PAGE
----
He knew I didn’t like him, but he didn’t know why. Nor did I know—then or now—why I felt such an intense dislike for him.
All I know is that he was a little boy no one cared about, and I made no effort on his behalf.
The days rolled by and we made it through the Fall Festival, the Thanksgiving holidays, and I continued marking happily with my red pen. As our Christmas break approached, I knew that Teddy would never catch up in time to be promoted to the sixth-grade level. He would be a repeater.
To justify myself, I went to his cumulative folder from time to time. He had very low grades for the first four years, but no grade failure. How he had made it, I didn’t know.
I closed my mind to the personal remarks:
First Grade: “Teddy shows promise by work and attitude, but he has a poor home situation.”
Second Grade: “Teddy could do better. Mother terminally ill. He receives little help at home.”
Third Grade: “Teddy is a pleasant boy. Helpful, but too serious. Slow learner. Mother passed away end of the year.”
Fourth Grade: “Very slow but well behaved. Father shows no interest.”
Well, they passed him four times, but he will certainly repeat fifth grade! Do him good! I said to myself.
And then the last day before the holidays arrived. Our little tree on the reading table sported paper and popcorn chains. Many gifts were heaped underneath, waiting for the big moment.
Teachers always get several gifts at Christmas, but mine that year seemed bigger and more elaborate than ever. There was not a student who had not brought me one. Each unwrapping brought squeals of delight and the proud giver would receive effusive thank-yous.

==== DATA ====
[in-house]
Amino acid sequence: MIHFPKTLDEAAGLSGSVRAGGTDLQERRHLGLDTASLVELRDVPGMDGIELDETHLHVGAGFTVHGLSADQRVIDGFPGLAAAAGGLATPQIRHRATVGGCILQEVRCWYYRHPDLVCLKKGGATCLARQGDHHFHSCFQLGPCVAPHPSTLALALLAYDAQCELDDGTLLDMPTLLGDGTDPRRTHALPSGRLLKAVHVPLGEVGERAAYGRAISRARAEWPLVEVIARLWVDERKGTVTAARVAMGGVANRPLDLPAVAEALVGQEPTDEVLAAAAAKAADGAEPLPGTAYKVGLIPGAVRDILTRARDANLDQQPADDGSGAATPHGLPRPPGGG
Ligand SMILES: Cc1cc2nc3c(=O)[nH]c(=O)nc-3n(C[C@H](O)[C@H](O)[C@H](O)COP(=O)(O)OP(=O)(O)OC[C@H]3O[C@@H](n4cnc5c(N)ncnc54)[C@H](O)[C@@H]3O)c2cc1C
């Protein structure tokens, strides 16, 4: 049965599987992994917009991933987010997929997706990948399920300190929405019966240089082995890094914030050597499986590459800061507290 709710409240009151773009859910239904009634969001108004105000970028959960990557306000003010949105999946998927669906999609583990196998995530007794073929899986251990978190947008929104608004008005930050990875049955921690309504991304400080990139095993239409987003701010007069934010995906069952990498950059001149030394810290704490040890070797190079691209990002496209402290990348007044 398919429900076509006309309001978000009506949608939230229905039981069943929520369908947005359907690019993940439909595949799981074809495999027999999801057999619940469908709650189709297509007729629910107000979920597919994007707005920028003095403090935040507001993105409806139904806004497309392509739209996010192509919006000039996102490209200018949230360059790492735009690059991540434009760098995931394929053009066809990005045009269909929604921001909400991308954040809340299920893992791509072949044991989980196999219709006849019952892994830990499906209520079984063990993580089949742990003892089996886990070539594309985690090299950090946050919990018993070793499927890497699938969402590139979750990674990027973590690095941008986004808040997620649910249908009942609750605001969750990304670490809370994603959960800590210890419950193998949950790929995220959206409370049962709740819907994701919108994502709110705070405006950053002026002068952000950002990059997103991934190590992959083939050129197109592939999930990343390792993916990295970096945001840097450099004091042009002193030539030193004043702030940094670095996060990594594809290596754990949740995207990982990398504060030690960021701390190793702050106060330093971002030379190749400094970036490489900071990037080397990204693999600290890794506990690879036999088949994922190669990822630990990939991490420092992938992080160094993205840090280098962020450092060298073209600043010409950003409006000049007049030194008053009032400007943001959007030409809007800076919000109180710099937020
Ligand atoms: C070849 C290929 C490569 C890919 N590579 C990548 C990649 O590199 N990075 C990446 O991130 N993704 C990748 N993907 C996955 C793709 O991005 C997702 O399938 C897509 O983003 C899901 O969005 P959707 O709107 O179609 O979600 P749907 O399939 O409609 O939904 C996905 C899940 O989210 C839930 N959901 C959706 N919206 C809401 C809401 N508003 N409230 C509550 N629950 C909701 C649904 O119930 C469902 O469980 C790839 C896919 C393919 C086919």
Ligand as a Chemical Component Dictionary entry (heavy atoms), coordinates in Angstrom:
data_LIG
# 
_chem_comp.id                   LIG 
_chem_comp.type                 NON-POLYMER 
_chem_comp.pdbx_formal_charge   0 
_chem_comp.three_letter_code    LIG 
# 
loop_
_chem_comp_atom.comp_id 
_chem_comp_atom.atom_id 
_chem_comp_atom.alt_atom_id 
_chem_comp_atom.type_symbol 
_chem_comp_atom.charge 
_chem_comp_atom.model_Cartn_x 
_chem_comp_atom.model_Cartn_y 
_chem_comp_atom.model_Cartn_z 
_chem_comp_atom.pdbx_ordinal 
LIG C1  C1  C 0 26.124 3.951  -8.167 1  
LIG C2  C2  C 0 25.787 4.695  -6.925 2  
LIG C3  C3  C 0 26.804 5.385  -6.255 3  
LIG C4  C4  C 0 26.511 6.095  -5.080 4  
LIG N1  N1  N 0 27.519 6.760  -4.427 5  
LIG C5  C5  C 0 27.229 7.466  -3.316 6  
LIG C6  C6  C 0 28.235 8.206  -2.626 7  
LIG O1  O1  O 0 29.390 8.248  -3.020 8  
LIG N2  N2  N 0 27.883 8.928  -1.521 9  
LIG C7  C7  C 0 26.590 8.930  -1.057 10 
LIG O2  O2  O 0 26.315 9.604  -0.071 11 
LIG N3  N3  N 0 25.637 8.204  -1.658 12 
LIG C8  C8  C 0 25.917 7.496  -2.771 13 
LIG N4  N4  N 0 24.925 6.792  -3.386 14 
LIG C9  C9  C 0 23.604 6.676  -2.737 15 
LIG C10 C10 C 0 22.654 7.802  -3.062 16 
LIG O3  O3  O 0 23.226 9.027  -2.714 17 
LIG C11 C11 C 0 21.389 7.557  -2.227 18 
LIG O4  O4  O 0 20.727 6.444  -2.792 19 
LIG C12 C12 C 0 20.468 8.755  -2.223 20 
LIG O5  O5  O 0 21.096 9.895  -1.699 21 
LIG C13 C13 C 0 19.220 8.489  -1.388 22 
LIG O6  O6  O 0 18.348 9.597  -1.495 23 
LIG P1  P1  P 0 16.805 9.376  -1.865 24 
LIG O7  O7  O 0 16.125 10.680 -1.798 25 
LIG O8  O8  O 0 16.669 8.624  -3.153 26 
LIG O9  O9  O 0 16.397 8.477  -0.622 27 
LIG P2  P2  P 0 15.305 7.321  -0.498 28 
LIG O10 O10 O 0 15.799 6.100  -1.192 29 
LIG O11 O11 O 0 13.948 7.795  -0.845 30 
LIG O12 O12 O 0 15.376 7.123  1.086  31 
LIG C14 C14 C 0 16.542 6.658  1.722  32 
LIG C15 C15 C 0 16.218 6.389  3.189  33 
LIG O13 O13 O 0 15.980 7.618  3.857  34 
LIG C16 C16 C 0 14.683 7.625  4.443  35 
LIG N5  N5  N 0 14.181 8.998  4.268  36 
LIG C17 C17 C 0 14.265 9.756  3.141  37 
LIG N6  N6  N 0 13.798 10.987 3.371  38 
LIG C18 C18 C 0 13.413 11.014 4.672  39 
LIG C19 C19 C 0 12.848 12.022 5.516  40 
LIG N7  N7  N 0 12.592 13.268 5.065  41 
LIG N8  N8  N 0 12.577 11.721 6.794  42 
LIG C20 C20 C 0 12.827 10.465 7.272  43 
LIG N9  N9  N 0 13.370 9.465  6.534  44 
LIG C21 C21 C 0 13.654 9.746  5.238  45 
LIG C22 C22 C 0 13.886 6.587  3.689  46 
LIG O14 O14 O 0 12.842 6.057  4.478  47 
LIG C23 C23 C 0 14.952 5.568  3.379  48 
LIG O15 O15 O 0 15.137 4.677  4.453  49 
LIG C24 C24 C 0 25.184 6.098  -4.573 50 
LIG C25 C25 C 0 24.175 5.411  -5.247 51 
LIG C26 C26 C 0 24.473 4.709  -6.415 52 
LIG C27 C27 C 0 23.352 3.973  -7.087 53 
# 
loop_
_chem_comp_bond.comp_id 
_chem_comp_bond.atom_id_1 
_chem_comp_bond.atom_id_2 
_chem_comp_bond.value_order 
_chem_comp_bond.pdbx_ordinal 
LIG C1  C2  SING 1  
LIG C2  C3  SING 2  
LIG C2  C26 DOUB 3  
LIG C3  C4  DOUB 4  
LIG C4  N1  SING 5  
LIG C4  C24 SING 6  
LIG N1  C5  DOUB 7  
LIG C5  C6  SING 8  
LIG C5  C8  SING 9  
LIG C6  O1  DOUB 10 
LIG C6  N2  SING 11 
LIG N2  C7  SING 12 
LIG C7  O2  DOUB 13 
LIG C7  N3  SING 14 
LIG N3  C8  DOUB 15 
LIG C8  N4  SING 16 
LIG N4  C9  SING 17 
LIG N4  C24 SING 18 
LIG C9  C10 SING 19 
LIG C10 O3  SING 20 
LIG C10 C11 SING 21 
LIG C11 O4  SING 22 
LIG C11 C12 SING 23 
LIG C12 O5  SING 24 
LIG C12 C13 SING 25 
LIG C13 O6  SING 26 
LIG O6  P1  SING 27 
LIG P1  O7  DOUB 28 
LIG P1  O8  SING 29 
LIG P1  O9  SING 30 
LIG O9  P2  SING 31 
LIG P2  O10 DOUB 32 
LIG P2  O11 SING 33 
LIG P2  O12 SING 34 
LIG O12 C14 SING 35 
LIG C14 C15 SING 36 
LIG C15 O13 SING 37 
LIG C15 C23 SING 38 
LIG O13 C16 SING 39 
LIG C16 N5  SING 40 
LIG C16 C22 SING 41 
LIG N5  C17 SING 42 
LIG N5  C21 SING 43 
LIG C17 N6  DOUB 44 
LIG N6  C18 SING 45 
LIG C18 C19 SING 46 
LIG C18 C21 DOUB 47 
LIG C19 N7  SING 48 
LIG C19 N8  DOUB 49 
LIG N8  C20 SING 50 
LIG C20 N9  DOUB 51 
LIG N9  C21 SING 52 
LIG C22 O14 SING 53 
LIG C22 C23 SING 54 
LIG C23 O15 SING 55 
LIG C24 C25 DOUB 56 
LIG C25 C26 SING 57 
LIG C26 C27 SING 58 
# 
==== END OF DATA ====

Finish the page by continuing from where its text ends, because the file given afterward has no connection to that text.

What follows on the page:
His gift wasn’t the last one I picked up. In fact it was in the middle of the pile. Its wrapping was a brown paper bag, and he had colored Christmas trees and red bells all over it. It was stuck together with masking tape. “For Miss Thompson—From Teddy.” The group was completely silent and I felt conspicuous, embarrassed because they all stood watching me unwrap that gift.
As I removed the last bit of masking tape, two items fell to my desk. A gaudy rhinestone bracelet with several stones missing and a small bottle of dime-store cologne—half empty.
I could hear the snickers and whispers, and I wasn’t sure I could look at Teddy.
“Isn’t this lovely?” I asked, placing the bracelet on my wrist. “Teddy, would you help me fasten it?” He smiled shyly as he fixed the clasp, and I held up my wrist for all of them to admire.
There were a few hesitant ooh’s and ahh’s, but, as I dabbed the cologne behind my ears, all the little girls lined up for a dab behind their ears. I continued to open the gifts until I reached the bottom of the pile.
We ate our refreshments until the bell rang. The children filed out with shouts of “See you next year!” and “Merry Christmas!” but Teddy waited at his desk.
When they had all left, he walked toward me clutching his gift and books to his chest. “You smell just like Mom,” he said softly. “Her bracelet looks real pretty on you, too. I’m glad you liked it.”
He left quickly and I locked the door, sat down at my desk and wept, resolving to make up to Teddy what I had deliberately deprived him of—a teacher who cared.